How can we get intelligent, accomplished, even distinguished people to realize – to understand – that the principles and the assumptions upon which their entire life and careers have been based are no longer appropriate?


How can they understand that what was appropriate for the late 17th and 18th centuries is inappropriate – even suicidal – for the 21st?


How can they accept that many of the legal decisions and precedents of the last 200 years are inconsistent with today’s realities, needs, and principles?


It is not that they necessarily want to deny today’s realities, it’s that their entire mindset is an extrapolation of yesterday’s assumptions.




“Well, Obama got there before we did,” Jay said.


“What do you mean?” I asked.


“Obama gave a speech in 2007 about judicial empathy,” Jay recalled. “He said he wanted judges and justices who had:

the heart, the empathy, to recognize what it’s like to be a teenage mom. The empathy to understand what it’s like to be poor, or African-American, or gay, or disabled, or old.”


“Yes, I remember that,” Bill said. “The conservatives jumped all over him for it. They called it the ‘empathy standard’ – in a derisive or mocking way.”


“It actually goes back earlier, to Obama’s The Audacity of Hope. According to John Paul Rollert in The Atlantic:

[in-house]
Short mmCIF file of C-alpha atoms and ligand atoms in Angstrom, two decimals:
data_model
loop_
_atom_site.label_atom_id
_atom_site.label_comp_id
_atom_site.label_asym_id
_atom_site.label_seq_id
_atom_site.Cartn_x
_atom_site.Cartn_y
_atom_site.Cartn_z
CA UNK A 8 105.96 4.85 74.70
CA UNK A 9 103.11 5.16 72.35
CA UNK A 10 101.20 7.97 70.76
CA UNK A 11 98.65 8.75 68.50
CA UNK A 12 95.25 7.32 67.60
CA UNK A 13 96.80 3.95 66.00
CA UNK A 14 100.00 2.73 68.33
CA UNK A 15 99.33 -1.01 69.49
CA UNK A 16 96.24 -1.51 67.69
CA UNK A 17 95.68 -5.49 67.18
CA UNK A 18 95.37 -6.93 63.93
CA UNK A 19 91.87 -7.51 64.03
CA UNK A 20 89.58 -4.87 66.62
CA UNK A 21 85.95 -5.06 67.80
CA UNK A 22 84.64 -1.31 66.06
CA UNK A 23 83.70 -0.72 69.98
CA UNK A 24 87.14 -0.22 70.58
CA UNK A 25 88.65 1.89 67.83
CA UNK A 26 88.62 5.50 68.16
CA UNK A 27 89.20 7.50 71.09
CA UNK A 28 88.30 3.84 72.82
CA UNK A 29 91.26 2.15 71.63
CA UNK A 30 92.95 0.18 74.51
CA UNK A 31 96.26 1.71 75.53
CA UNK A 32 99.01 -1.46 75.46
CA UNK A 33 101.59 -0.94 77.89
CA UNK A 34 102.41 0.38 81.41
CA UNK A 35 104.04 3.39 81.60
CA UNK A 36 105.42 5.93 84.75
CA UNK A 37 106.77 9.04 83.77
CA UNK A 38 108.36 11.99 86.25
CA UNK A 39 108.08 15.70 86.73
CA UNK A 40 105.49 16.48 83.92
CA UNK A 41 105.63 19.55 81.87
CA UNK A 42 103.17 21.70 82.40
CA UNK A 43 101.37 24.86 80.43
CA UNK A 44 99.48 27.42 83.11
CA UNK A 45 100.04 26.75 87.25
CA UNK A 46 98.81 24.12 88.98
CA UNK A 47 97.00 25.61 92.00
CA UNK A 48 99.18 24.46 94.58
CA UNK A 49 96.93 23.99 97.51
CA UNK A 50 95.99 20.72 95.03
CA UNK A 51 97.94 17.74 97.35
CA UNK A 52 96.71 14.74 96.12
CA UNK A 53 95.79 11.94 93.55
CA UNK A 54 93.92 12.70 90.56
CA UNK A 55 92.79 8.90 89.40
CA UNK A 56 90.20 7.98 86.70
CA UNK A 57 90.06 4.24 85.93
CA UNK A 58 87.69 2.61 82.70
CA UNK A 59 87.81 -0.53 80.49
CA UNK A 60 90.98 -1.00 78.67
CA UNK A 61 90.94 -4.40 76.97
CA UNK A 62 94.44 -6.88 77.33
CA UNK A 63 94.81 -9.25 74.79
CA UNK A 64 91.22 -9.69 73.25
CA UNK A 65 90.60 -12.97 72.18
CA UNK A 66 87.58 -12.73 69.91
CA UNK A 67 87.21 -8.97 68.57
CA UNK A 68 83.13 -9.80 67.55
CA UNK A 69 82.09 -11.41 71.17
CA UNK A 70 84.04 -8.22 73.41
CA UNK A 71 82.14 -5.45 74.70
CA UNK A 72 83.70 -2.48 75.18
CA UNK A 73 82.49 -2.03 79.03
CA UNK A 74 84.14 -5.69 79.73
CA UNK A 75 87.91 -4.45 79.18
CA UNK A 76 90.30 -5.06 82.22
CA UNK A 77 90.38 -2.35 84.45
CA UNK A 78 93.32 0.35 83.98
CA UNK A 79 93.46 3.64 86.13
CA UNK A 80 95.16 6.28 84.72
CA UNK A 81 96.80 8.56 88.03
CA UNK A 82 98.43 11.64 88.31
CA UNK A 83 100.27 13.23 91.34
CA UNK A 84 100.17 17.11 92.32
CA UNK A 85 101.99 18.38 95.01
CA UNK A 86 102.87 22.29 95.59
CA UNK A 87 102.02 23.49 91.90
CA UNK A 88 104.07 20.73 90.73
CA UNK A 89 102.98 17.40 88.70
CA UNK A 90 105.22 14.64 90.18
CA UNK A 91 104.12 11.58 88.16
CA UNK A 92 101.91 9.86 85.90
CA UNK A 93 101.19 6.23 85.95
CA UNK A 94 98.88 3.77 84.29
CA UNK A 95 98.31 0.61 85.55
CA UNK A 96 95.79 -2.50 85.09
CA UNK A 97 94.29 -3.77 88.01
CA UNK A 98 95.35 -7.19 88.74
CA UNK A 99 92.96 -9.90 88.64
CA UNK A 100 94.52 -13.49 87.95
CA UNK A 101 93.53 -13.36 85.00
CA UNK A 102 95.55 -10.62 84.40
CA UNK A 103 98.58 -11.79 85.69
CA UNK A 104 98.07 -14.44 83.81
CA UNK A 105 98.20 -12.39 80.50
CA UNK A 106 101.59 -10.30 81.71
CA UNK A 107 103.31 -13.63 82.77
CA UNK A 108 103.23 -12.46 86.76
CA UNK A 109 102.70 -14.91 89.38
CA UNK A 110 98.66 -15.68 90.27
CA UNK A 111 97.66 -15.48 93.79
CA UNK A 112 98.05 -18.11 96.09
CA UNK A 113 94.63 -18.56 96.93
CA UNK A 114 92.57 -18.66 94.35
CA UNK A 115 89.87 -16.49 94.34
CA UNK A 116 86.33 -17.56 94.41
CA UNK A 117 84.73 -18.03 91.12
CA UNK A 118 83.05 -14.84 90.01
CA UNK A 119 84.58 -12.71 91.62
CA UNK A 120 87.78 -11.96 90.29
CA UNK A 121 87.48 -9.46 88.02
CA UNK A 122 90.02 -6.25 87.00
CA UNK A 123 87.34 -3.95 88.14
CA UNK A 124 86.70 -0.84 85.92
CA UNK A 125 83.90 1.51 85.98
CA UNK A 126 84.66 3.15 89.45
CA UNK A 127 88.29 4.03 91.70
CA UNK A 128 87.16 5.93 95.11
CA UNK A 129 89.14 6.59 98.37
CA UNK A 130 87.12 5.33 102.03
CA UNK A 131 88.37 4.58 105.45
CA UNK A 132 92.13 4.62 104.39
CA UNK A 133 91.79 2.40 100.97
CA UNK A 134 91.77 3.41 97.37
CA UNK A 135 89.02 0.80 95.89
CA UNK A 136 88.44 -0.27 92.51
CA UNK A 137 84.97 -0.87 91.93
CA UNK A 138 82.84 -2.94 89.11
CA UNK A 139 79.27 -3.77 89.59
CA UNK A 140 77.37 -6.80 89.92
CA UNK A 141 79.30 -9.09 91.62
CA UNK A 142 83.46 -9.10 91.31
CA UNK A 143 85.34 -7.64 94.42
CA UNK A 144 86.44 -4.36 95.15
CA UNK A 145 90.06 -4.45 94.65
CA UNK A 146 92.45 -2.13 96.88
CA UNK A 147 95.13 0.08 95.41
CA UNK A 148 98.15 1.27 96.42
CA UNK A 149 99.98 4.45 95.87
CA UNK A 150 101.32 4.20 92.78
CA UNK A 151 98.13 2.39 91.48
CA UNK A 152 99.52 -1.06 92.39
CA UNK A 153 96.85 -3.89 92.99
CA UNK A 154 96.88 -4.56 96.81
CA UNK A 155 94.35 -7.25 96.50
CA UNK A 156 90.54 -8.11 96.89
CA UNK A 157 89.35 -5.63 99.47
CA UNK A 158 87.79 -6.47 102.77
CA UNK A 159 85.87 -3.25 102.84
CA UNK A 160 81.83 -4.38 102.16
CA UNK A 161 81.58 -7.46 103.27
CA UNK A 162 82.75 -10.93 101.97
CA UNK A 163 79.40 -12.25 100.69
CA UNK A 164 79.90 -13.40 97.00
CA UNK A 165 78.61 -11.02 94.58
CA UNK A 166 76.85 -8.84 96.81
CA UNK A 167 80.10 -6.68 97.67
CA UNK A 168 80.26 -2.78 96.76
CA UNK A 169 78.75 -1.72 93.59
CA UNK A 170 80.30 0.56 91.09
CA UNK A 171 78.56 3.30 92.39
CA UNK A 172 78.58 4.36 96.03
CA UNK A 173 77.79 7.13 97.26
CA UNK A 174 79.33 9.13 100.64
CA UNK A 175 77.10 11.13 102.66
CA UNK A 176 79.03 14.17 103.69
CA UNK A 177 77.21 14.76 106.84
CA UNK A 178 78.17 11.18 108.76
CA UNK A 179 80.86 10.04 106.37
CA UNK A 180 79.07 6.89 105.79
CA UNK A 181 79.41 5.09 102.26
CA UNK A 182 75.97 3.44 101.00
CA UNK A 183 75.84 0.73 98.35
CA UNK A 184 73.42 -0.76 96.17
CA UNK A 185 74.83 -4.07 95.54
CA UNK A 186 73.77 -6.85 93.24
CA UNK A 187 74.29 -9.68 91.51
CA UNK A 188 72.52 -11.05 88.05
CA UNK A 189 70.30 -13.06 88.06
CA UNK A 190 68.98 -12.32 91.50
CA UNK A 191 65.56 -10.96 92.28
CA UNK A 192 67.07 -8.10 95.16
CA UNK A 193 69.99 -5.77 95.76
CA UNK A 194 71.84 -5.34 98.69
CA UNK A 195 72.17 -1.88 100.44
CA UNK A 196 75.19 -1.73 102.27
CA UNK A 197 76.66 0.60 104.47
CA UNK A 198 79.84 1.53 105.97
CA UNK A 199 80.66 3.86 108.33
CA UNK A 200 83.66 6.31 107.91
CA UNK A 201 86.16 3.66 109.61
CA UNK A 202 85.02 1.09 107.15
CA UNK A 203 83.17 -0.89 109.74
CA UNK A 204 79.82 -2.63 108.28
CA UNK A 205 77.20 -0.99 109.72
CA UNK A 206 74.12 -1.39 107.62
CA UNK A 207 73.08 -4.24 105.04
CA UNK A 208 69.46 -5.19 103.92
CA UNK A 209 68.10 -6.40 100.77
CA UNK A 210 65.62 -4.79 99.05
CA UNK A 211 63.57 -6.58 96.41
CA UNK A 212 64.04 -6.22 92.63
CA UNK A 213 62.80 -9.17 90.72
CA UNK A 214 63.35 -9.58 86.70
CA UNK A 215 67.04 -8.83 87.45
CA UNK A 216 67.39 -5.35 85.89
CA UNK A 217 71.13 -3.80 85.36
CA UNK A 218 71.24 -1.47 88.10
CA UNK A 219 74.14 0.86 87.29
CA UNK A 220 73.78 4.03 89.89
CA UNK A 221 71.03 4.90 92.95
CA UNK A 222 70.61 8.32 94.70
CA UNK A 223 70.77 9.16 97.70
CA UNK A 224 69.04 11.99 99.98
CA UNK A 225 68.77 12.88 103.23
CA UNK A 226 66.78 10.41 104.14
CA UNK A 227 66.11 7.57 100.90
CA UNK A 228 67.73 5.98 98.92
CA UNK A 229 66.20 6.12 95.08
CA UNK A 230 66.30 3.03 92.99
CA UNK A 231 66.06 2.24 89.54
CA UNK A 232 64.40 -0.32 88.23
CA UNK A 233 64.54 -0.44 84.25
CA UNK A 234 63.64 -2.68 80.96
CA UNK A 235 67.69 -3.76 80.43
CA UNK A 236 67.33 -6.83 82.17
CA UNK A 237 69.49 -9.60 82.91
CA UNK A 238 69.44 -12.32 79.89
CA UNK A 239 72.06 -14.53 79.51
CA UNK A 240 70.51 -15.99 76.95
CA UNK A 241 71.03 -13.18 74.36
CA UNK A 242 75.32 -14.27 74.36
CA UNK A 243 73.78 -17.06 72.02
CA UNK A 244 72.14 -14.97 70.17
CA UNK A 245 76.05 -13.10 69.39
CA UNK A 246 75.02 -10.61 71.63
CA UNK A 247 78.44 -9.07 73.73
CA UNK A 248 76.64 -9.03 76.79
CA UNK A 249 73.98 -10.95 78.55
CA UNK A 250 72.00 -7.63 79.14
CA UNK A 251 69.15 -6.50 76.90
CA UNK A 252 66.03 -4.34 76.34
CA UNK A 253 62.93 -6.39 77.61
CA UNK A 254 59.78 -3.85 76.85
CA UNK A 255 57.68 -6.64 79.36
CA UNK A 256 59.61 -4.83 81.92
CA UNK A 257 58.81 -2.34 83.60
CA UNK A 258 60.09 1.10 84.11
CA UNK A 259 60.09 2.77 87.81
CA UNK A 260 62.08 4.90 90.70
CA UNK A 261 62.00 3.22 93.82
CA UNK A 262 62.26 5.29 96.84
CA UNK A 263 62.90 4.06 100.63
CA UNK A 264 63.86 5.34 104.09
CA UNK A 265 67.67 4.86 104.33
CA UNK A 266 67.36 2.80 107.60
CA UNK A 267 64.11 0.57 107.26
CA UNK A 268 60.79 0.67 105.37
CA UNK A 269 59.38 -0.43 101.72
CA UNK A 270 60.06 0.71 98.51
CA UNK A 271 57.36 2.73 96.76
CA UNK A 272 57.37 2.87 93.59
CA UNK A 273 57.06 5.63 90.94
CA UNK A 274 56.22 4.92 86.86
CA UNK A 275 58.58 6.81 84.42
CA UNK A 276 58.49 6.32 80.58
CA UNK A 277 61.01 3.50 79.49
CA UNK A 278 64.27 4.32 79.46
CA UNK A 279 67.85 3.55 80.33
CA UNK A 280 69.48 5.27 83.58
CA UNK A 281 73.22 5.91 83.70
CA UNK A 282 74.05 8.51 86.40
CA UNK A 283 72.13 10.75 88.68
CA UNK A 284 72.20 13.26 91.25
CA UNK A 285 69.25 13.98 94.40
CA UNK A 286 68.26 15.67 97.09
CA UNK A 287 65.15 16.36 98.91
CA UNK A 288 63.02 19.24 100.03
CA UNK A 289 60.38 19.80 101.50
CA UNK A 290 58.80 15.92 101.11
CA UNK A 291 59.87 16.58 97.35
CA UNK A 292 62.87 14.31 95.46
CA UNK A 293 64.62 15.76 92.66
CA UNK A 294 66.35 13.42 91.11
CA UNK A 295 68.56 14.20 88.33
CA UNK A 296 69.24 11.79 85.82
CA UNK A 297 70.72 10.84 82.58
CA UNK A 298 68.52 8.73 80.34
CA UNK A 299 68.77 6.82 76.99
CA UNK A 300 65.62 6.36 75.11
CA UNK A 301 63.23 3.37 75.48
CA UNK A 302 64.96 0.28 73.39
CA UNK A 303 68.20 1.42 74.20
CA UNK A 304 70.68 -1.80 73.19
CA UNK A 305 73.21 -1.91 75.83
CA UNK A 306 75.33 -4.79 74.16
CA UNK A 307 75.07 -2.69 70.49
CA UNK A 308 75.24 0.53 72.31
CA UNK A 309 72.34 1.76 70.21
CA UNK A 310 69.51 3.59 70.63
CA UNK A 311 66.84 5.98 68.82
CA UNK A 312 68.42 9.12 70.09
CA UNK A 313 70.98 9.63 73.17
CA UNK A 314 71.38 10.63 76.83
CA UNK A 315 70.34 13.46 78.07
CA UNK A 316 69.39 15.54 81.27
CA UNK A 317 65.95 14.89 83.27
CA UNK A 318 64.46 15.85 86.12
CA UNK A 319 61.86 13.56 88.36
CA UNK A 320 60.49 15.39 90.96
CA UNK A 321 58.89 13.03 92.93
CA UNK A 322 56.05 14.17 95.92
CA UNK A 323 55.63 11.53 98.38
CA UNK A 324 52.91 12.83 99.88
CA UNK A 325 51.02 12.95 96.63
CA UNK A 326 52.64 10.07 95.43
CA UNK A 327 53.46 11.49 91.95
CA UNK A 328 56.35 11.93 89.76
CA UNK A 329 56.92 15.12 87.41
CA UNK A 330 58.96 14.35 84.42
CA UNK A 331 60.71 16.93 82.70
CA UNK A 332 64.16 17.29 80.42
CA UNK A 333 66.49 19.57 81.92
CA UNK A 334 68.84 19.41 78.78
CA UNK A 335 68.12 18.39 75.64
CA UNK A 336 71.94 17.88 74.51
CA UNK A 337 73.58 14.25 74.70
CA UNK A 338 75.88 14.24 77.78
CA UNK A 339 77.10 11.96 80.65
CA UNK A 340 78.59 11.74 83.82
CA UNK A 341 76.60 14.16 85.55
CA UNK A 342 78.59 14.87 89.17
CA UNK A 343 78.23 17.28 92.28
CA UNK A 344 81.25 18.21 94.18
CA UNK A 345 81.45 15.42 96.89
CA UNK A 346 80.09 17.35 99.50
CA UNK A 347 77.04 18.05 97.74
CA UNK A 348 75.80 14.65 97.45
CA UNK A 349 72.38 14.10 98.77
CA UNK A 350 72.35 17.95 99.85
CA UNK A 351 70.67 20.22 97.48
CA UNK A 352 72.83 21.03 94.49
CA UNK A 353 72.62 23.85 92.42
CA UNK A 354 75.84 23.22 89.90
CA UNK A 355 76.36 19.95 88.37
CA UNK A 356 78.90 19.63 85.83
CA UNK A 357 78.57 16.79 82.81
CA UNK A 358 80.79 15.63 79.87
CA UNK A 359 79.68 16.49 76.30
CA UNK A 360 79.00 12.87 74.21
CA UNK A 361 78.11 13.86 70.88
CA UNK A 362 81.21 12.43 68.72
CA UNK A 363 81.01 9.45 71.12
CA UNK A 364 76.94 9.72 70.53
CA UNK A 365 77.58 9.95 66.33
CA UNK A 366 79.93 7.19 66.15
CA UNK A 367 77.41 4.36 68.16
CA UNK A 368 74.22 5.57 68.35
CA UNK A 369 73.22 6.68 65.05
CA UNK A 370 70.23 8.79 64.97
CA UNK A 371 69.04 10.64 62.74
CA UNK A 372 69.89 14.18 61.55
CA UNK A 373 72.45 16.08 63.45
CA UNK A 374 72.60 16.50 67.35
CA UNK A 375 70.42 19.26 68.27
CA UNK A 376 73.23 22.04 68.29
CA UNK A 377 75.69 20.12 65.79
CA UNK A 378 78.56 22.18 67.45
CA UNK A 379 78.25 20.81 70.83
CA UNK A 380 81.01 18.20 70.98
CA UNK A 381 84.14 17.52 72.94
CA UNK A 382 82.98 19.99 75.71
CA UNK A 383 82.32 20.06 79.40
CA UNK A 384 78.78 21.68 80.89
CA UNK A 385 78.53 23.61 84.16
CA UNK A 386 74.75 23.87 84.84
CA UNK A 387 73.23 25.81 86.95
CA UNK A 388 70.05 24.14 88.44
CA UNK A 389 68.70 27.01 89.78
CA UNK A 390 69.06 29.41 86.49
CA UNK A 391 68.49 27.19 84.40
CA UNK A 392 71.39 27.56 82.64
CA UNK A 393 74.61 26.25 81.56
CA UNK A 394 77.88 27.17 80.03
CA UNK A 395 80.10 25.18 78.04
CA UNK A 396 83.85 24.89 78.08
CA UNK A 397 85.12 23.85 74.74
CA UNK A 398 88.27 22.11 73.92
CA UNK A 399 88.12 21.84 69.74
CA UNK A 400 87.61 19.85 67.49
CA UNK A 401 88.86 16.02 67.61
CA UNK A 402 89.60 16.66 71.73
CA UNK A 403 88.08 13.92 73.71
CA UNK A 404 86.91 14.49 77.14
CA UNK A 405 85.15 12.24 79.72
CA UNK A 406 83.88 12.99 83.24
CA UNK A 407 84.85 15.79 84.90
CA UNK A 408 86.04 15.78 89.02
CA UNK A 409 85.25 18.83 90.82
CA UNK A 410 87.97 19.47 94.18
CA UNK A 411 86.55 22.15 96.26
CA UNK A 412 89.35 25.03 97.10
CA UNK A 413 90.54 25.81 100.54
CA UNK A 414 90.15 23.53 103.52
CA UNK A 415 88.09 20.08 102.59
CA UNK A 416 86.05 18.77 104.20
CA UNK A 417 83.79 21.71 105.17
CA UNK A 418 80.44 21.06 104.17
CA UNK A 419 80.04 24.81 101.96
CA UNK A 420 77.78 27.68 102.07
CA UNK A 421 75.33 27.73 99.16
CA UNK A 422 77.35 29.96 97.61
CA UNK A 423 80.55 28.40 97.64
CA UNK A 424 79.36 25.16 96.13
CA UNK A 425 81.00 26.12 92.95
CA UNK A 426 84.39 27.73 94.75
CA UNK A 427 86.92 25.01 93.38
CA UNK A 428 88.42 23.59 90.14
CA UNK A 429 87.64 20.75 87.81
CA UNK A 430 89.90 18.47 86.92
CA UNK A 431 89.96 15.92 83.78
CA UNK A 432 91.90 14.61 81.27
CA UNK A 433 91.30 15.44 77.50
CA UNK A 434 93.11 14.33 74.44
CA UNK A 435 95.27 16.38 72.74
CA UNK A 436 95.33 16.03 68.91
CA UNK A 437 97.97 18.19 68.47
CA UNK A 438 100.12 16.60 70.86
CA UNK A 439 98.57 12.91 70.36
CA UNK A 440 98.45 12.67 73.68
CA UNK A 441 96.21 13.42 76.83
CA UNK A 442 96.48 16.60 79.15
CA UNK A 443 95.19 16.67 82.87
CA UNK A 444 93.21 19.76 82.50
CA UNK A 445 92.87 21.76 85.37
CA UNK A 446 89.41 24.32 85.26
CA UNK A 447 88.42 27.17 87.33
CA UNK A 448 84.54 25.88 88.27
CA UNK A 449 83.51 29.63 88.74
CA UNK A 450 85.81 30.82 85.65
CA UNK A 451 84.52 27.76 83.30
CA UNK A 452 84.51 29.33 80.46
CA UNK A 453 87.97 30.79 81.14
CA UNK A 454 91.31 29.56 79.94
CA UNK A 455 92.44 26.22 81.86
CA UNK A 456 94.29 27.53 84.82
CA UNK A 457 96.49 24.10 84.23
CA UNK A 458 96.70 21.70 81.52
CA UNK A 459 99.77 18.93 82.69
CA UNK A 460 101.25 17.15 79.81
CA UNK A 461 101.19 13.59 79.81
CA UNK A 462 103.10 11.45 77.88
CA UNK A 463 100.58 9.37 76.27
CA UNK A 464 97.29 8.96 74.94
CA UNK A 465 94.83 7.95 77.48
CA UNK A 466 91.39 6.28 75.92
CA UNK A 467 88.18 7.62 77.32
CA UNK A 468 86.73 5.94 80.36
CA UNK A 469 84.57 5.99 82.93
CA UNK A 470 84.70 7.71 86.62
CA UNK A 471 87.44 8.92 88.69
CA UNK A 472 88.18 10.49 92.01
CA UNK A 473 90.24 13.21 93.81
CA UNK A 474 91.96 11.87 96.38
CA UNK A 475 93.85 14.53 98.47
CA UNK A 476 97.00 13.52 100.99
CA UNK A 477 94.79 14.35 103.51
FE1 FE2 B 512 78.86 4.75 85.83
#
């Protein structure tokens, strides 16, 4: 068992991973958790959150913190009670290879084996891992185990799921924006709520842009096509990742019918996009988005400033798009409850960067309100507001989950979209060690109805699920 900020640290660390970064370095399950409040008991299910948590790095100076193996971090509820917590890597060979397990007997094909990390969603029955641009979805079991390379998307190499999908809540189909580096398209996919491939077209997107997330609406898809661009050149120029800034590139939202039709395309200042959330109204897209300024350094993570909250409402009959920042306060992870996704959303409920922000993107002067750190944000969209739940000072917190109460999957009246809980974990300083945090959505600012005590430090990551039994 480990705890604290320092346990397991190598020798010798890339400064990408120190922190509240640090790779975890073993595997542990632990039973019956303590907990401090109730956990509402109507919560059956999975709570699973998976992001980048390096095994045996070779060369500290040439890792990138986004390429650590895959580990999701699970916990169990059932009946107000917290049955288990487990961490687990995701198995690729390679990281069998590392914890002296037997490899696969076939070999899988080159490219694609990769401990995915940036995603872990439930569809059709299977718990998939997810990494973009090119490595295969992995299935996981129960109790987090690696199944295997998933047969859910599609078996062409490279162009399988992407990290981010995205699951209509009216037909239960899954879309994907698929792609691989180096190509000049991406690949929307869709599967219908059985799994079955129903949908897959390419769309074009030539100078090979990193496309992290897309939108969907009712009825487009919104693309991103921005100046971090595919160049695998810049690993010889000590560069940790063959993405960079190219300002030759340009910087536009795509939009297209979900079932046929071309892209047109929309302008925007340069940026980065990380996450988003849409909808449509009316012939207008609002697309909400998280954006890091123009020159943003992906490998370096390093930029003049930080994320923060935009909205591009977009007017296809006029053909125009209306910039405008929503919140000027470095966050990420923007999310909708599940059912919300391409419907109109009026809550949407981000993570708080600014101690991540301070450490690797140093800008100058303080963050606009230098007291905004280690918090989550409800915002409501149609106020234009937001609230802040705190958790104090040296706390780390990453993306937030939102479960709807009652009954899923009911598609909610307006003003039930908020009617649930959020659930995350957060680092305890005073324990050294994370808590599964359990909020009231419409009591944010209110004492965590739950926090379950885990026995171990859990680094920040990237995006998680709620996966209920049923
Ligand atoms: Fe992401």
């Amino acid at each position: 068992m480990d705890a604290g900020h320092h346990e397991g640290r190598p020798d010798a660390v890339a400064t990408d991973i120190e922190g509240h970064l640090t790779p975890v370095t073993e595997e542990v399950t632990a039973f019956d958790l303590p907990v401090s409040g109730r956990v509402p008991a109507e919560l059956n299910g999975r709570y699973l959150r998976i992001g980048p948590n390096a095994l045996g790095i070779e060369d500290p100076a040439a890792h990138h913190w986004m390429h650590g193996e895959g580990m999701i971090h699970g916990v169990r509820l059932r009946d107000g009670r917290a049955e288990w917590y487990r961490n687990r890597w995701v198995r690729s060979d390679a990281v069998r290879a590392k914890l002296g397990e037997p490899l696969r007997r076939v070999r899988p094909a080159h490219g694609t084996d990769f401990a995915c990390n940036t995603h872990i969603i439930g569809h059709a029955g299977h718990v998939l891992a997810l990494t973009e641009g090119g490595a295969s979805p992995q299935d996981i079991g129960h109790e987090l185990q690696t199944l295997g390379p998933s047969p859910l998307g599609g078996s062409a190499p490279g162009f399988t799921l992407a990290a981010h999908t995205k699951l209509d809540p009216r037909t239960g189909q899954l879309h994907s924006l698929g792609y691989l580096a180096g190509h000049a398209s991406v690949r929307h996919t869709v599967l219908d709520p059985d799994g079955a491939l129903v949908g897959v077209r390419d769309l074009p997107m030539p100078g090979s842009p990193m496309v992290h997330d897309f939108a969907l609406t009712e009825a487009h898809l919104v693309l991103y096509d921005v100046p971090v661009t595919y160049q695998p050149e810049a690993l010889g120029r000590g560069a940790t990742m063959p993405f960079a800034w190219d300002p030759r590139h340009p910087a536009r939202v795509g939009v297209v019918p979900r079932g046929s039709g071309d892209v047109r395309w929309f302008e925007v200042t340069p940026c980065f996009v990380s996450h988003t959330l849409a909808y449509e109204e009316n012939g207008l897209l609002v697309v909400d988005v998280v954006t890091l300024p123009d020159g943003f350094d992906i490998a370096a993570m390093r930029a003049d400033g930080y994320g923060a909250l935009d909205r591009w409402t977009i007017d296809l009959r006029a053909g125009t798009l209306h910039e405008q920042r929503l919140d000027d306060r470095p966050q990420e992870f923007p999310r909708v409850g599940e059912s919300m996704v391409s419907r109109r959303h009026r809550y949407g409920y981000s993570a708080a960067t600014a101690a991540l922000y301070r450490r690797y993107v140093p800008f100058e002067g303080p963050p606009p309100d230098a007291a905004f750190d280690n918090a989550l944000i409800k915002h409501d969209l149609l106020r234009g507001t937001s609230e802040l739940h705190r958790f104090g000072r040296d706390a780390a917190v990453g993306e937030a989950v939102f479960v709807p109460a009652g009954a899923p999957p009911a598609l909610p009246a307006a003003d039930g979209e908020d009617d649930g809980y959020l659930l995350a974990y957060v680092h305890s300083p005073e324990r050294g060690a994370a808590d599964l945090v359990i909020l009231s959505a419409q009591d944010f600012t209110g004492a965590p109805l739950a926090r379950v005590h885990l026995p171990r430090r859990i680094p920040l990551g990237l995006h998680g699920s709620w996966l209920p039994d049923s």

… Obama … describes empathy as both the ‘heart of my moral code’ and a ‘guidepost for my politics.’ Defining it succinctly as a successful attempt to ‘stand in somebody’s else’s shoes and see through their eyes,’ Obama regards empathy not as an exceptional gesture but an organizing principle for ethical behavior and even a preferred way of being. By cultivating our capacity for empathy, he says, we are forced beyond ‘our limited vision.’ We unburden ourselves of the trivial rigidities that divide us, allowing us to ‘find common ground’ even in the face of our sharpest disagreements.”


“Rollert also said, quite perceptively,” I continued,

A capacity for empathy relies not only on a willingness to step into the shoes of another person, but the ability to step away from yourself. If you can’t leave your own world behind, at best, you may have the resolution but not the wherewithall.”